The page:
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Current weather nearby
- Few clouds
- Temperature: 20 °C
- Wind: East, 7.4 km/h
- Pressure: 1017 hPa
- Rel. Humidity: 73 %
- Visibility: 10 km
55.7 km South-Southwest
Sun, 10/28/2012 - 00:00
Scotty's Castle is not a castle and did not belong to the Scotty for whom it was named, but the interesting story behind it has made it one of the main features of Death Valley National Park in California.
Who is Scotty?
The Spanish Colonial-style villa was named after Wild West fraudster Walter Scott who swindled Chicago insurance magnate Albert Johnson into investing in a non-existent gold mine in Death Valley. When Johnson visited Death Valley, the weather proved beneficial to his health, he fell in love with the desert and had the villa built as a winter retreat.
Amazingly, Scott and Johnson remained friends and after the childless Johnson couple passed away, Scott even lived in the villa until he died in 1954.
Camp and Tour the Villa
The villa actually sits 205 meters above sea level at a canyon in the Grapevine Mountains in northern Death Valley so temperatures are more forgiving than the valley floor. Although it is a long way from other Death Valley attractions, good roads make it fairly accessible but be sure you have enough gasoline because the nearest fuel pumps are 45 miles awy.
Scotty's Castle has been admitting visitors since Johnson lost a fortune in the US Stock Market Crash of 1929. The insurance magnate rented out rooms to generate income. Even today, the US National Park Service holds guided tours of the villa's plush interior and imaginative underground water and electricity system.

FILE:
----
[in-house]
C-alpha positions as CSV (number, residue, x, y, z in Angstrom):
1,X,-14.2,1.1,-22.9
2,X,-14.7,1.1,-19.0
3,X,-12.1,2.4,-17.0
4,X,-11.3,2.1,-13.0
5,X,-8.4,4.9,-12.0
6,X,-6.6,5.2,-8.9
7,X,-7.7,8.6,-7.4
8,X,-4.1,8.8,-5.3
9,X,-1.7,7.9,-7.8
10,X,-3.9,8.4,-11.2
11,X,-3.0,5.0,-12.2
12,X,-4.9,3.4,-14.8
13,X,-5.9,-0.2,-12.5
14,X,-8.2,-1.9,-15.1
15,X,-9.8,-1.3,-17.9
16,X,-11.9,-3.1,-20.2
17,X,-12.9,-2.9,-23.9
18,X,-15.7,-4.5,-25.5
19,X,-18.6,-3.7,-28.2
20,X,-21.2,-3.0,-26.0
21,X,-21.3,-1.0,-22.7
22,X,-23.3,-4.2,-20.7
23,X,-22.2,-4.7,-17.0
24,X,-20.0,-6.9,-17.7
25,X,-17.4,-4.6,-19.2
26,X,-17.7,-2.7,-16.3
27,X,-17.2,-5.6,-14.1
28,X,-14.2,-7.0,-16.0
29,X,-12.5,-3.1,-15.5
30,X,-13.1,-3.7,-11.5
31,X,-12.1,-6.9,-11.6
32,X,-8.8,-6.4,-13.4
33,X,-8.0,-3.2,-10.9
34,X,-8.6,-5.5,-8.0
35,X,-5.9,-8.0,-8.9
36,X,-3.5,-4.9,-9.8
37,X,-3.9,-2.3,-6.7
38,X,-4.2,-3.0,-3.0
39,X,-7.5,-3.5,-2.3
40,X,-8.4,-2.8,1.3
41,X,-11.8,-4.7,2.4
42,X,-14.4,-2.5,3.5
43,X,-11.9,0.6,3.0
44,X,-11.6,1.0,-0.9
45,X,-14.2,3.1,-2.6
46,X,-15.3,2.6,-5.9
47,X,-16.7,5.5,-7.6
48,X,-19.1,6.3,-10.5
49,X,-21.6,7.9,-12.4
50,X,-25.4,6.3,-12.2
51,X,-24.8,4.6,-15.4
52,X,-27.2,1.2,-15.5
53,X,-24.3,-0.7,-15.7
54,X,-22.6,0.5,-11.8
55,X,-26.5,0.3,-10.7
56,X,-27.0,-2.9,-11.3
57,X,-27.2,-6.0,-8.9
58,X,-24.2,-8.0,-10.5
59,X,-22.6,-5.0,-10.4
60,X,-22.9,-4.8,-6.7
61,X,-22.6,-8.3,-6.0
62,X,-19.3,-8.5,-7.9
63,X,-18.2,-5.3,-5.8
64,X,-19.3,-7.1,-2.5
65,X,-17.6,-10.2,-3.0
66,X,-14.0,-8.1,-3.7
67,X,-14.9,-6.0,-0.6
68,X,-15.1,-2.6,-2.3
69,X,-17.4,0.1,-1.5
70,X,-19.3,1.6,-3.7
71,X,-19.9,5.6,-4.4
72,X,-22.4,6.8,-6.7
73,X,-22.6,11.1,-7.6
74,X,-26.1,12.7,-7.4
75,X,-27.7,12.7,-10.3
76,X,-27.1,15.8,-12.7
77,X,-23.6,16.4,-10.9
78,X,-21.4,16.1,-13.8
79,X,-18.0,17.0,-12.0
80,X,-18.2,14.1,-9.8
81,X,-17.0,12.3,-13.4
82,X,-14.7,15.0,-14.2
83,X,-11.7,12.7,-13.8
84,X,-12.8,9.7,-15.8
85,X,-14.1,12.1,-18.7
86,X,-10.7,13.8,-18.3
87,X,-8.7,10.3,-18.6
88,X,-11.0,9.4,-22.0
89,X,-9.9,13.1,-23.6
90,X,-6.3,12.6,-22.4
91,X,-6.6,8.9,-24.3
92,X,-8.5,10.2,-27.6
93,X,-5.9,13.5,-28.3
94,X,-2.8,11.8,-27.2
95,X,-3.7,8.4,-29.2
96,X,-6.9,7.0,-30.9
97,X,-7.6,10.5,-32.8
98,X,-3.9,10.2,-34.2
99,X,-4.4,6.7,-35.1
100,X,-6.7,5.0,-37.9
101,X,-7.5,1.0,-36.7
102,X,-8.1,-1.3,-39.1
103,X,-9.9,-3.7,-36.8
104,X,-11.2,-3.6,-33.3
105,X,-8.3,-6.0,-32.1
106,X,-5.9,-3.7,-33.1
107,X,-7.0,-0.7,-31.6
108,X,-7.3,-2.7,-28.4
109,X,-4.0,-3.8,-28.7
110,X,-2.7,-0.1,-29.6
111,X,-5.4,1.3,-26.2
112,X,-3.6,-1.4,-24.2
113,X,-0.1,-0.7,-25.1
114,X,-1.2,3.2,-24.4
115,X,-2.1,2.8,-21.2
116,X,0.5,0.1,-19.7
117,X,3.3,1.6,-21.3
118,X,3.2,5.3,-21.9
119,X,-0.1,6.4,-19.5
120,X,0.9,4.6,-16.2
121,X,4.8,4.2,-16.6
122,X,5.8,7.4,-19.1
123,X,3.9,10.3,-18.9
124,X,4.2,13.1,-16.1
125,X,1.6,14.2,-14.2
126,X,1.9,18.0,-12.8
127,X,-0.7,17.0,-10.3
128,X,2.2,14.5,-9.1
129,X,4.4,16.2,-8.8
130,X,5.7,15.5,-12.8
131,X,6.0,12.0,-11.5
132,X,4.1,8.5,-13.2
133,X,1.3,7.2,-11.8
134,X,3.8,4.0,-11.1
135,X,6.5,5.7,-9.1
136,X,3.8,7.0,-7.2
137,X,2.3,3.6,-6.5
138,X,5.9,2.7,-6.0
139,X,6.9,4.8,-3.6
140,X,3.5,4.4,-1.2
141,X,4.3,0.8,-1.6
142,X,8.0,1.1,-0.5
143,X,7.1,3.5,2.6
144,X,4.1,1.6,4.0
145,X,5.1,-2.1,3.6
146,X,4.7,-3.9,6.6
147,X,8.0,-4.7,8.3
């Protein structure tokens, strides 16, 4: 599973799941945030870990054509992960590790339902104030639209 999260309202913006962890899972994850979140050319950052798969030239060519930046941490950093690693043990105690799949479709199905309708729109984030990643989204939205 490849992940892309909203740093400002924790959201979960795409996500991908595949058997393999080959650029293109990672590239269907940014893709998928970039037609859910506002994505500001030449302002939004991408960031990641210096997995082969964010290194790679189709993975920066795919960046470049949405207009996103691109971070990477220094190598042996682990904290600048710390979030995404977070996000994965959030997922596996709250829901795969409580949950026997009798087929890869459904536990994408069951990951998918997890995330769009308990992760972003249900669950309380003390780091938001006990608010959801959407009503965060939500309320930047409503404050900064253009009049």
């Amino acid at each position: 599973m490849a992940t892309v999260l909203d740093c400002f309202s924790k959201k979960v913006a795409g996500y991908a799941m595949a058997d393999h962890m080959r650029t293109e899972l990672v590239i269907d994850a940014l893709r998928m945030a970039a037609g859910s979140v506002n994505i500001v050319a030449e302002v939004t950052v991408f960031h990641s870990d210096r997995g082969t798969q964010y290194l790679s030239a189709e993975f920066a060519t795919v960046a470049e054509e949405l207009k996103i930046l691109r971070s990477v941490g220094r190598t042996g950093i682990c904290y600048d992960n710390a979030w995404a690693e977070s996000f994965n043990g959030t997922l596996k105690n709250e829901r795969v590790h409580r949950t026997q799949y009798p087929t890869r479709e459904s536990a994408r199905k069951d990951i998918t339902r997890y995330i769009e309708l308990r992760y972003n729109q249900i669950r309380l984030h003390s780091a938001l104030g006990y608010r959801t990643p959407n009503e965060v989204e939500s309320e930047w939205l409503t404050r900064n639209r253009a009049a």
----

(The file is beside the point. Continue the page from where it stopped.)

There are no accommodations at Scotty's Castle, but there are developed camping grounds and a park ranger nearby. There are also in-park lodgings at other Death Valley sites which can serve as bases for further exploration of Death Valley.
A Great Introduction to the Valleys other Attractions
And when you've had your fill of the amazing story of Scotty's Castle, you can inspect the petroglyphs and limestone formations at Titus Canyon, a narrow gorge that can visually tell the interesting geological story of Death Valley. You can also take a look at Ubehebe Crater, which was created by volcanism and is estimated to be 2,000 to 7,000 years old.
The ride will prove to be a good introduction to Death Valley's other features. The 14,000 square km national park is well-known as the hottest, driest and lowest spot in North America. In it live more than 1,000 species of plants and numerous species of animals, including 350 kinds of birds.